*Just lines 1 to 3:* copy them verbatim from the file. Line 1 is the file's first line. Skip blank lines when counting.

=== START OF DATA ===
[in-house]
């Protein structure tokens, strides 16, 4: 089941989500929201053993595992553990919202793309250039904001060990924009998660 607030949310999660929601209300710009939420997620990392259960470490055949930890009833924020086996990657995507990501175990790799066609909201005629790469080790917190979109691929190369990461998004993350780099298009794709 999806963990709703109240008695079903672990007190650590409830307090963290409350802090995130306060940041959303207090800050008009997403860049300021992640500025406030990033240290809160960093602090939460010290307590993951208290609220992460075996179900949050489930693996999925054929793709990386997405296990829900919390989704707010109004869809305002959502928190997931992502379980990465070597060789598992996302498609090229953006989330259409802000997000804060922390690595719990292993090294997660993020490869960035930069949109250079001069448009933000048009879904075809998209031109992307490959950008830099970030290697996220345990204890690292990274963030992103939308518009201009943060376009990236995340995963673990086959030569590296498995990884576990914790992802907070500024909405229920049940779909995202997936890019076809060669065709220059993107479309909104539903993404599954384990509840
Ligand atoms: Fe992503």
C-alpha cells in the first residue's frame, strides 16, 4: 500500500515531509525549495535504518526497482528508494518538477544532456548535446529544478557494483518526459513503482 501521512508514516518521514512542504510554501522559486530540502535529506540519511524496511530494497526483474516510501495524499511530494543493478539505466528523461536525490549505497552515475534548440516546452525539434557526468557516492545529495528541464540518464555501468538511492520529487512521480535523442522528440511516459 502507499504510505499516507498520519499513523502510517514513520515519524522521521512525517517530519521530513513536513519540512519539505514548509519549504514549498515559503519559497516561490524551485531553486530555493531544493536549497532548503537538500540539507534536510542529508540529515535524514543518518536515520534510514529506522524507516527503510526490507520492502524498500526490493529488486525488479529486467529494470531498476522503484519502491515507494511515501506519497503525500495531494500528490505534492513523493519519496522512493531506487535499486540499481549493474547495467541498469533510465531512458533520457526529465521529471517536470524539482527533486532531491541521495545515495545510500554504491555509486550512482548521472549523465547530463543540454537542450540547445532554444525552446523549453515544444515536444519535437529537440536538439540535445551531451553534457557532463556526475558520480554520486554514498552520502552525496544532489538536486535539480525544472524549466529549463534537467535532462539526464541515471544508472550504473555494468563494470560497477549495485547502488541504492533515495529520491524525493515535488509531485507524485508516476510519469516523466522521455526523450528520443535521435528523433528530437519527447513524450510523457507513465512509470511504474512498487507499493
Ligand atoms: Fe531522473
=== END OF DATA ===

[in-house]
């Protein structure tokens, strides 16, 4: 089941989500929201053993595992553990919202793309250039904001060990924009998660 607030949310999660929601209300710009939420997620990392259960470490055949930890009833924020086996990657995507990501175990790799066609909201005629790469080790917190979109691929190369990461998004993350780099298009794709 999806963990709703109240008695079903672990007190650590409830307090963290409350802090995130306060940041959303207090800050008009997403860049300021992640500025406030990033240290809160960093602090939460010290307590993951208290609220992460075996179900949050489930693996999925054929793709990386997405296990829900919390989704707010109004869809305002959502928190997931992502379980990465070597060789598992996302498609090229953006989330259409802000997000804060922390690595719990292993090294997660993020490869960035930069949109250079001069448009933000048009879904075809998209031109992307490959950008830099970030290697996220345990204890690292990274963030992103939308518009201009943060376009990236995340995963673990086959030569590296498995990884576990914790992802907070500024909405229920049940779909995202997936890019076809060669065709220059993107479309909104539903993404599954384990509840
Ligand atoms: Fe992503």